Welsh National Opera at Wales Millennium Centre *****
Verdi made one of the biggest miscalculations in operatic history when composing the Prelude to La Traviata (Wagner did the same with Lohengrin), the strings of the orchestra creeping in with hushed tones while the audience was still noisily settling. Audiences are notoriously restless when there is nothing to see onstage.
David McVicar, his original direction of 2009 revived by Sarah Crisp, solves the problem brilliantly, raising the curtain to reveal, through gauze, empty pre-party tables, and in front of the main performing dais, a disconsolate Alfredo wandering abjectedly through his memories.
The remarkable WNO Orchestra under Alexander Joel helps, lustrous cellos, giving way to high spirits as Violetta’s party gets underway. But this is no mere spectacle here. Instead, the context is set, with the courtesan’s long-time protector, Baron Douphol, made much more of a presence than he usually appears, James Cleverton tall and imposing, and stepping off the main dais to sulk when the ardent young Alfredo is introduced, declaring his undying devotion to Violetta.
Stacey Alleaume is the Violetta of dreams. She has the canonical three voices, bright and brittle in the vapid party act, warm and natural in Act II’s attempt at domesticity with Alfredo, despairing at her dilemma as she feigns to jilt him for Douphol at the behest of Alfredo’s father (the WNO Chorus at its sonorous and proactive best in this second party scene), and weak yet clearly projecting whilst she never leaves her Act III deathbed. She also looks the part, initially glamorous, slight and vulnerable, and eventually cadaverous.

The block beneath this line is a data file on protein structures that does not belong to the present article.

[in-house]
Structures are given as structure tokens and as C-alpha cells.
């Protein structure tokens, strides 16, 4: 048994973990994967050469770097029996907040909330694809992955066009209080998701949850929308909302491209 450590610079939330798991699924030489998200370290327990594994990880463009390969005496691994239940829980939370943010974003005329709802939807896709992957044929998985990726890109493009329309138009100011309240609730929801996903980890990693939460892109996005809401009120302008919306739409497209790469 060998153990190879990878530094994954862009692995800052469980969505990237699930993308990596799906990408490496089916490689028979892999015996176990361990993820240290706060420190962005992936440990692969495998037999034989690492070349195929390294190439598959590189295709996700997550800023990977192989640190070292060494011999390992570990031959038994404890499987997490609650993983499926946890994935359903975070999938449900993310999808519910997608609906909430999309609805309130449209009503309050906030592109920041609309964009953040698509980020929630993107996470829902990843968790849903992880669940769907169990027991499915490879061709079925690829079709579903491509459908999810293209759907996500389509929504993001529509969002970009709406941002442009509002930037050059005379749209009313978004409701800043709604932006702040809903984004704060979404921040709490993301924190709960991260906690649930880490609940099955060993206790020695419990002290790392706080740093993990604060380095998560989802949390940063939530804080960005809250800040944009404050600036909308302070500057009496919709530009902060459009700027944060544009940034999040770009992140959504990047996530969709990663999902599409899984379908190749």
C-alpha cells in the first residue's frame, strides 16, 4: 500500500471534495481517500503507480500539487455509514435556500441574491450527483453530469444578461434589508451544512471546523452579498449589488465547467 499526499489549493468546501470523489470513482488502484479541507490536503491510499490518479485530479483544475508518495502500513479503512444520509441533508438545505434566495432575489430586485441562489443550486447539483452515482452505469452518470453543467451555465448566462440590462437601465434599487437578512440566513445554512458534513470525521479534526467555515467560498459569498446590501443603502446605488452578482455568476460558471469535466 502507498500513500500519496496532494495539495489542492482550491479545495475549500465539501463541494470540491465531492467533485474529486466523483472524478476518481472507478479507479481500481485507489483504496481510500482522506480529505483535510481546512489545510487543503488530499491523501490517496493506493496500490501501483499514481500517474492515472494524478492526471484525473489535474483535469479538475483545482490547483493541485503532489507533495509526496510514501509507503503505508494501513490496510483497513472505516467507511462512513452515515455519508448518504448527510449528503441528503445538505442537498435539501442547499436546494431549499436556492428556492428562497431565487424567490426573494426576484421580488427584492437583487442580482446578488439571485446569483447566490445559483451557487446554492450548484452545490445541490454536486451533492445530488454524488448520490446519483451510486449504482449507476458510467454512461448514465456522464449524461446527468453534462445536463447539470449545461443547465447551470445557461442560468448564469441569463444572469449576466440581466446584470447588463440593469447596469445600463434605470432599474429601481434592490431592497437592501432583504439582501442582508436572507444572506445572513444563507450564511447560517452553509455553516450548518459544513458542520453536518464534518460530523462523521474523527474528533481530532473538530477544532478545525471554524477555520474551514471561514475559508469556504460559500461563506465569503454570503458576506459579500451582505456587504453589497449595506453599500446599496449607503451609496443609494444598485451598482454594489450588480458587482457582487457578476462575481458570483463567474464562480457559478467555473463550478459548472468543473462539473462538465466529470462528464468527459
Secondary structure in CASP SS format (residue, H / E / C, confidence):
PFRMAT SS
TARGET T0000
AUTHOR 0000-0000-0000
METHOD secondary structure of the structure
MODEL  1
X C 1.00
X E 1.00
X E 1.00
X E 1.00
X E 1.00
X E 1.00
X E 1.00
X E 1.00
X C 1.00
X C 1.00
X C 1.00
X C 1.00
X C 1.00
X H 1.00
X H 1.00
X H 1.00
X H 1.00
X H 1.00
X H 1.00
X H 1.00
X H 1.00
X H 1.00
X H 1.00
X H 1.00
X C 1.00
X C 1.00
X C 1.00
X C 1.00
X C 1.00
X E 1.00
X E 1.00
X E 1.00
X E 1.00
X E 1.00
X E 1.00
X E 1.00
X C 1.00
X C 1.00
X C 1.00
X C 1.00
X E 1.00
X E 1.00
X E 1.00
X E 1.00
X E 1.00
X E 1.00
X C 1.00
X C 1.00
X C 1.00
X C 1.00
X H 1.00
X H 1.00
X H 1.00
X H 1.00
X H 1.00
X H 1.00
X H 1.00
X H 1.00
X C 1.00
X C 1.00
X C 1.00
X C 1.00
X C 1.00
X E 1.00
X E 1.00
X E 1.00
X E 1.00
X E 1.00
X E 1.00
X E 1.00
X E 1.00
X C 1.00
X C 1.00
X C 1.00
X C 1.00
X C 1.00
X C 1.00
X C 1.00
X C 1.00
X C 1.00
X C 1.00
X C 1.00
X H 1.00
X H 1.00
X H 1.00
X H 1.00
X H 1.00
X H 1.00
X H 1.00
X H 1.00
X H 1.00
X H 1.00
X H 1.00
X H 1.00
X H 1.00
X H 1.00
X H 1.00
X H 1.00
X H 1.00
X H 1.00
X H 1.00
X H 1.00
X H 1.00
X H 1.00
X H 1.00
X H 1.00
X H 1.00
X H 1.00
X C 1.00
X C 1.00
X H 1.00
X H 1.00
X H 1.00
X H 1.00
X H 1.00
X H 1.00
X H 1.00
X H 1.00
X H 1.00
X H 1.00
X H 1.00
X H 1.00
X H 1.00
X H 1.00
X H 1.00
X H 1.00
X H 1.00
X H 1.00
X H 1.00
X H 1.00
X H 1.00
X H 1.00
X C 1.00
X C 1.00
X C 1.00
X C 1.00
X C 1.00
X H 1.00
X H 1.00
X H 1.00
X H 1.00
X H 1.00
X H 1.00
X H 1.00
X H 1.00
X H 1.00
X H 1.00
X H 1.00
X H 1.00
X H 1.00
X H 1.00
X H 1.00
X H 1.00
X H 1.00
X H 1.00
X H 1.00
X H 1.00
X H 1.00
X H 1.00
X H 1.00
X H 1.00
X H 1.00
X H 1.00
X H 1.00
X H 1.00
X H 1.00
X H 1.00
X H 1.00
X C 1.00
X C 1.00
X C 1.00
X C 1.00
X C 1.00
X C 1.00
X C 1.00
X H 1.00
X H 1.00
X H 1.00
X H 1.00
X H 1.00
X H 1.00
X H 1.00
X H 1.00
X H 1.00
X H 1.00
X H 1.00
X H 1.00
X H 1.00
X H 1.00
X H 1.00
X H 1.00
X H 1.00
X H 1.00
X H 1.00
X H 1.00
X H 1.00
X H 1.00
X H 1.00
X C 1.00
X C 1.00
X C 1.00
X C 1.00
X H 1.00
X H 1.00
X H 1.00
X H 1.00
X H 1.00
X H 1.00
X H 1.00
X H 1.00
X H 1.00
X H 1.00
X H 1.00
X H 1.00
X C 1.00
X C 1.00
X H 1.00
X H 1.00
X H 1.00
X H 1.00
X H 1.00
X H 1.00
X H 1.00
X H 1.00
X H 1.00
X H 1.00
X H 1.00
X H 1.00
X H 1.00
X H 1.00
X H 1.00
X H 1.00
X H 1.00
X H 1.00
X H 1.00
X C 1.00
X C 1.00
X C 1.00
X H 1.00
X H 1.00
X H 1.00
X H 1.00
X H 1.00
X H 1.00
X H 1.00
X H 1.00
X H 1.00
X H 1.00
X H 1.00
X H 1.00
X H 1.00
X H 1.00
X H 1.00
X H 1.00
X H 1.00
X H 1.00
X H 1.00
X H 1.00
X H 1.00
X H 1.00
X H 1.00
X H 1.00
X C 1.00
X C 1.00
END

David Junghoon Kim is another example of the fine Korean tenors gracing our stages. His Alfredo is convincing and well-drawn (his drunken behaviour as he tracks down Violetta is so credible), and his vocal lines are well-shaped, ardent and arresting. As his father, Germont, Mark S Doss brings dignity and eventual compassion to this difficult role, virtually ordering Violetta to save Alfredo’s reputation by renouncing him, but finally remorseful at the sacrifice this dying woman has made.
Germont has always been cast as the villain of the piece, possessively trying to reclaim his son from the clutches of this fallen woman. Latterly I have come to see through this: he is only, admittedly clumsily, trying to do the best for both his children, Alfredo and his sister, whose suitor is about to reject her because she is tainted by the reputation of her brother’s partner. That unseen young stuffed-shirt is the real villain of the piece.
*Birmingham Hippodrome November 9 and 11 (7.30pm).